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-Use fruits and vegetables when they are at their peak freshness.

-Get a jar lifter. This simple tool makes submerging and removing hot jars from boiling water much easier and much less dangerous.

-Once you’ve sterilized your jars by running them through the dishwasher or by boiling them in water for 10 minutes, store them in the oven at 250 degrees. It will keep them hot, sterile, and out of the way while you prepare your product.

-Sterilize the lids by soaking them in water that has boiled. Put on the lids while they’re hot. The heat softens the rubber around the edge of the lid, which helps ensure a vacuum seal.

-Fill the jars nearly to the top, leaving 1/4 inch of head space with jams and jellies, 1/2 inch of head space with acidic foods, such as fruits and tomatoes, and 1 inch of head space with starchier, low-acid foods, which may swell and need additional room.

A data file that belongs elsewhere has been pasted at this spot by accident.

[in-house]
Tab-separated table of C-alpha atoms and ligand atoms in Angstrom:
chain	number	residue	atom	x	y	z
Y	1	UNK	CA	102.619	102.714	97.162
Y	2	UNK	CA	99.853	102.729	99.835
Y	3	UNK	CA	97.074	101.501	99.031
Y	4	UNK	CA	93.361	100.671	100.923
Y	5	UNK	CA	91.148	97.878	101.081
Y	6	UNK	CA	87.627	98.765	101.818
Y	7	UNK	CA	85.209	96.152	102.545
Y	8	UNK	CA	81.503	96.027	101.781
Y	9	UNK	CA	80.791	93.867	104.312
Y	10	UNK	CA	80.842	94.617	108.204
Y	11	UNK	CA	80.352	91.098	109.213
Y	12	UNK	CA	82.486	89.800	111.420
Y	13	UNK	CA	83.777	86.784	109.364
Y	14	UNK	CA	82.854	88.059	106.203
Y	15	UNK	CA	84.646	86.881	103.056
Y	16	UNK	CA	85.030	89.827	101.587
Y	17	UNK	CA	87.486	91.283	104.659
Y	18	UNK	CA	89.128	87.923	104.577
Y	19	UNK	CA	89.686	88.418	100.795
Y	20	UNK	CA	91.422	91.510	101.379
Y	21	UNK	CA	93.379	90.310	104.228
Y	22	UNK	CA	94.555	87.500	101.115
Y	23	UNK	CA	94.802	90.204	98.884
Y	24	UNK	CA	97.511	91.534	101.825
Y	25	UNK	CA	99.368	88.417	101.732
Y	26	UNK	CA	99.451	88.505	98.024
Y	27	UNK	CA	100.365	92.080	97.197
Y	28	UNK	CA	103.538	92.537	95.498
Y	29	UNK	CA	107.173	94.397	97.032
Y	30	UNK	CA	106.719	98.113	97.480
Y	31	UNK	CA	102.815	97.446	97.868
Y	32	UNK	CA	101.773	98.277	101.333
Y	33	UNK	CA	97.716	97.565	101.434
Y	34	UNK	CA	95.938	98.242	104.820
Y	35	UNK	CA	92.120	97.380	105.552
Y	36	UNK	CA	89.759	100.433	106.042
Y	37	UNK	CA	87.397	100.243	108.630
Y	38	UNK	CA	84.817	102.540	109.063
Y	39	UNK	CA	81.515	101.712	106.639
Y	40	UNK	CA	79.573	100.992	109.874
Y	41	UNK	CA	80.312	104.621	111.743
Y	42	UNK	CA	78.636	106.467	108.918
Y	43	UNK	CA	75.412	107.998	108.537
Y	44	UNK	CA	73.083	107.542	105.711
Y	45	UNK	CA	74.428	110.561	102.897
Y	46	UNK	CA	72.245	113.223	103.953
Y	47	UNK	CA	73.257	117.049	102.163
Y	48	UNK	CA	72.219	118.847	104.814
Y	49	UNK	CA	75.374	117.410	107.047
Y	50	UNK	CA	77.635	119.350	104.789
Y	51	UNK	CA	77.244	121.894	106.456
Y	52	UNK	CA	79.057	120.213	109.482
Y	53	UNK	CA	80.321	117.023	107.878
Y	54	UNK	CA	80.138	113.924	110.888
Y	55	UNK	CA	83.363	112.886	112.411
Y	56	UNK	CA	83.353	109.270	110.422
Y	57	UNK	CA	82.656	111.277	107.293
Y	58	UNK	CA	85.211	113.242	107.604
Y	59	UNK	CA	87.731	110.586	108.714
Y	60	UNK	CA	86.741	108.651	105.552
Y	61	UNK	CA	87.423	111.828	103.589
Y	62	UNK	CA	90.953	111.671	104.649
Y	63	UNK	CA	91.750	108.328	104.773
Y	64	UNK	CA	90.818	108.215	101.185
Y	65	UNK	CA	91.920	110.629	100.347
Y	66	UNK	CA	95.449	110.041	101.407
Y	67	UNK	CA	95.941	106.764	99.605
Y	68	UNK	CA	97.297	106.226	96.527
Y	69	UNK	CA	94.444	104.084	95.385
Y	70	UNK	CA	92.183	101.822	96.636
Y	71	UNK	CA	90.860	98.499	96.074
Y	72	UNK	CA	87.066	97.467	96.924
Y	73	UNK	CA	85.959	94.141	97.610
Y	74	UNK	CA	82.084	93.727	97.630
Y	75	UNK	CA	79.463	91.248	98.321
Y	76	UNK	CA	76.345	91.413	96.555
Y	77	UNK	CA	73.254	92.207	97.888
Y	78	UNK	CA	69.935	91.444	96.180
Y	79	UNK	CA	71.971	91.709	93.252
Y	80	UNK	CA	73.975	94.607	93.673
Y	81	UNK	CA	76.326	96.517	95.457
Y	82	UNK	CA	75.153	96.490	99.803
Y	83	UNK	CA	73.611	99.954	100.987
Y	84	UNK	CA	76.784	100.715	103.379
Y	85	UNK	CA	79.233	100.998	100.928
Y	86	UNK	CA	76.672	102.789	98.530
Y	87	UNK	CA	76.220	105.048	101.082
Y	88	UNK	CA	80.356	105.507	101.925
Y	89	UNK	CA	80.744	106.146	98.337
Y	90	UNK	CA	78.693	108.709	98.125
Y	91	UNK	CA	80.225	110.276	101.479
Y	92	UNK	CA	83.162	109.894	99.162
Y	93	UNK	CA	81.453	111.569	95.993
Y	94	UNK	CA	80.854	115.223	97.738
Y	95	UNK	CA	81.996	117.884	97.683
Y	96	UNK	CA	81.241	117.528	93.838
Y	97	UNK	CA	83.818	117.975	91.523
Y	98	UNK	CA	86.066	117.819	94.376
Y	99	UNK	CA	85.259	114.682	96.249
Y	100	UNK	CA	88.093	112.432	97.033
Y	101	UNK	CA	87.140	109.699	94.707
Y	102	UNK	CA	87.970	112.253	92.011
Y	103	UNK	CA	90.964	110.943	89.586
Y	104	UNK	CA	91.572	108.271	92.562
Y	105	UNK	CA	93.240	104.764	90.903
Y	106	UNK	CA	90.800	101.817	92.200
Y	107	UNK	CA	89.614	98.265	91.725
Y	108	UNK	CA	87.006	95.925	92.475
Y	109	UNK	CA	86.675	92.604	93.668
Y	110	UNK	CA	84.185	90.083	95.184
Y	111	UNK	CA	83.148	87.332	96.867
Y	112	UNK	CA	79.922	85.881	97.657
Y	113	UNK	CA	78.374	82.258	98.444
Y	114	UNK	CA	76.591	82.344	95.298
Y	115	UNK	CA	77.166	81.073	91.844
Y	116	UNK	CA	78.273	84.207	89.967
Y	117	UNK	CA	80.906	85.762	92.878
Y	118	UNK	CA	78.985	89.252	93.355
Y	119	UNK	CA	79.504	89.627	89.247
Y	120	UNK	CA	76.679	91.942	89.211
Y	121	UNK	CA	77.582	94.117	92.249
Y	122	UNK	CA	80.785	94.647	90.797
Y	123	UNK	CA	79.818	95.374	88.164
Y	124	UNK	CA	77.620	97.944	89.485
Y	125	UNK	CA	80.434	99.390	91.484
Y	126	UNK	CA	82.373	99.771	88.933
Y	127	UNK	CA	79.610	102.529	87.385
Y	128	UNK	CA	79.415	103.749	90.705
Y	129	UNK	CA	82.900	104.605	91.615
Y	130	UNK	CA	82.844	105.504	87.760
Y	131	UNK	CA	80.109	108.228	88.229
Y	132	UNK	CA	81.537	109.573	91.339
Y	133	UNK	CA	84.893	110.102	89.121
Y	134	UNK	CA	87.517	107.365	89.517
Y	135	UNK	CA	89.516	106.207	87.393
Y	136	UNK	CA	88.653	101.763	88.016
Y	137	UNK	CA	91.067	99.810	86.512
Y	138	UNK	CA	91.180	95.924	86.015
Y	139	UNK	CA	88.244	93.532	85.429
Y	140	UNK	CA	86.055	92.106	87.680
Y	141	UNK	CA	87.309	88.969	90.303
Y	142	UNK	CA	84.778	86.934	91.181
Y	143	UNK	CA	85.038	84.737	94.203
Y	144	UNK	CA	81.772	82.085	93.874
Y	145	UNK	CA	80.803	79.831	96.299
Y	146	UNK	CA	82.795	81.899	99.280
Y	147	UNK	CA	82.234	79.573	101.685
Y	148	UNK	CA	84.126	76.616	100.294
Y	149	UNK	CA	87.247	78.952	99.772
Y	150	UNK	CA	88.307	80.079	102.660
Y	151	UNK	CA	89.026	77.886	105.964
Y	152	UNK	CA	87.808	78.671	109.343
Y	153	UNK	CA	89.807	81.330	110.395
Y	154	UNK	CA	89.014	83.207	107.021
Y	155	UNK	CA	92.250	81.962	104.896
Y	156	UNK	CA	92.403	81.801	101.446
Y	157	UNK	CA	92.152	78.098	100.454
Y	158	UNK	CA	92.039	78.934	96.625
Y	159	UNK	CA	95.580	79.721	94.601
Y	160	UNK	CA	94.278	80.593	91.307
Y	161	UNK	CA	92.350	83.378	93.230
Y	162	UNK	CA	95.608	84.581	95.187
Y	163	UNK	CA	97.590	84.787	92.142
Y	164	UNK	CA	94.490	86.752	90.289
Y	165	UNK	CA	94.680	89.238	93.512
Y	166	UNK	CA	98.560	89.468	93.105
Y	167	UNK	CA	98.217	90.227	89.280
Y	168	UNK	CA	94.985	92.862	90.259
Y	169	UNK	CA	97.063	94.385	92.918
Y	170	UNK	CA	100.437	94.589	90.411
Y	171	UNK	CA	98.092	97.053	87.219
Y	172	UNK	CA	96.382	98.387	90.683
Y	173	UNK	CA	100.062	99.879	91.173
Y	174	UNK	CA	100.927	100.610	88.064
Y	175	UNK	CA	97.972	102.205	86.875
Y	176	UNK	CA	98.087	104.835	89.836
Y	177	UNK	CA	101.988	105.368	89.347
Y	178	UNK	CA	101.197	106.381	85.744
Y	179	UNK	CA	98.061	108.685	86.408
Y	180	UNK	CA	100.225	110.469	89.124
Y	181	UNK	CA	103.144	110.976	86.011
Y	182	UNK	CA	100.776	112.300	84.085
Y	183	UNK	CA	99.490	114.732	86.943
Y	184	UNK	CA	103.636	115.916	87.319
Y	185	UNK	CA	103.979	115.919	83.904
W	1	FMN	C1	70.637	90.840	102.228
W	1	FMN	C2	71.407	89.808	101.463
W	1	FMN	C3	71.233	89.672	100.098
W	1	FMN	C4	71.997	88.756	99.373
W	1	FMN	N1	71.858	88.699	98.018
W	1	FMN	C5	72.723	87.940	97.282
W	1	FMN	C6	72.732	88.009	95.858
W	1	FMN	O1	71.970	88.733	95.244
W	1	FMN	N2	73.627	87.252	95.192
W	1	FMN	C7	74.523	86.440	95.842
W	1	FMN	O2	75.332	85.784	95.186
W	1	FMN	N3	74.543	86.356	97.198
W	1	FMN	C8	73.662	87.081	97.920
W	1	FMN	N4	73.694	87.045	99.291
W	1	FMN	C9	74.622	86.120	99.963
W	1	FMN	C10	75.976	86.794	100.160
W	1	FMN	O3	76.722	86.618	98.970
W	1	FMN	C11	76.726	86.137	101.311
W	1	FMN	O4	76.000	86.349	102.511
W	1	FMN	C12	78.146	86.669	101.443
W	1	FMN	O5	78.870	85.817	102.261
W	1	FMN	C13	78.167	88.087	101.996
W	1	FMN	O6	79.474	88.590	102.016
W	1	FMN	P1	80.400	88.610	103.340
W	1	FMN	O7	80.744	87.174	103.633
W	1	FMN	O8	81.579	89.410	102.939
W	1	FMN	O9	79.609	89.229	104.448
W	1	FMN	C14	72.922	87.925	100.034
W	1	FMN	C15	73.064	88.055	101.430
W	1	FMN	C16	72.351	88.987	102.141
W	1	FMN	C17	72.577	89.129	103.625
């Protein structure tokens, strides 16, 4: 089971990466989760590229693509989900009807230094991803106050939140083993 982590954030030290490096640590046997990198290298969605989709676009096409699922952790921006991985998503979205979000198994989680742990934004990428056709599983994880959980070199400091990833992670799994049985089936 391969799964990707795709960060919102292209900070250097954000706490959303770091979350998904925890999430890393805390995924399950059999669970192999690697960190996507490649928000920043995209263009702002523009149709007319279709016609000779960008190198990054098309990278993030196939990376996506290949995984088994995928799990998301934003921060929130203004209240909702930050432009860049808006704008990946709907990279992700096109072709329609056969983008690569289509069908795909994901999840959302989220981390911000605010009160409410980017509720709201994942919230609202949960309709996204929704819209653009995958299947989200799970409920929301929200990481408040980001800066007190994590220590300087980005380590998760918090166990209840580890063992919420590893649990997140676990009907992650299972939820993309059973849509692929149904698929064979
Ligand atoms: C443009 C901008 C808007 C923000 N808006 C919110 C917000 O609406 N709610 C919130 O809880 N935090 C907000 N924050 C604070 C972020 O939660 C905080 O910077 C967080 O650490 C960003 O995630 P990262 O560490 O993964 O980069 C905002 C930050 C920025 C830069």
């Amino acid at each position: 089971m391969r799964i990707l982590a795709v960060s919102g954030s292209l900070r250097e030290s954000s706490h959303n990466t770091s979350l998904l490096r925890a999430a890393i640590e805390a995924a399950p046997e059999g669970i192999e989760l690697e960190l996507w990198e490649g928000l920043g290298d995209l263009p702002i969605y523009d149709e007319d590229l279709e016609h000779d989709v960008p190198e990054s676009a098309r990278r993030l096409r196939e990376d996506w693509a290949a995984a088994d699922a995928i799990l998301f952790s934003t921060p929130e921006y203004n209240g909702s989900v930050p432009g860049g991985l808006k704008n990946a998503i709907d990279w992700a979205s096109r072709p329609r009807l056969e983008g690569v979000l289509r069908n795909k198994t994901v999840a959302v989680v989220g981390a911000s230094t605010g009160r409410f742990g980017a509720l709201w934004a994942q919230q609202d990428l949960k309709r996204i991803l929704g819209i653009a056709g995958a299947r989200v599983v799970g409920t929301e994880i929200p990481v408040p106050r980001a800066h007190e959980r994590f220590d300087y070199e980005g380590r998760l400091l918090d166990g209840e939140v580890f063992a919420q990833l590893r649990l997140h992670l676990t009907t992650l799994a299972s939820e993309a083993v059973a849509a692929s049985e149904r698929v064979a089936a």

-Remove any air bubbles by wiping a clean knife or spoon around the interior of the jar.

-After filling, wipe the tops of the jars with a clean cloth or sponge. A clean rim helps to ensure that the lid seals properly.

-Once you have processed the jars, check the seal after 12-24 hours by pressing the button in the center of the lid. If it pops back, the seal is not good. The food can be reprocessed and canned again or refrigerated and eaten. If it does not pop back, the seal is good and the food should be fine in your cupboard for up to a year.

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Edamame is a bean that delights. The crunch of the texture, the chewiness of the bean and its cool, earthy flavor are hard to resist. A young soybean, edamame is Japanese for “twig bean,” referring to the stem at the end of the bean pod. It’s high in protein, iron, and Omega-3 fatty acids.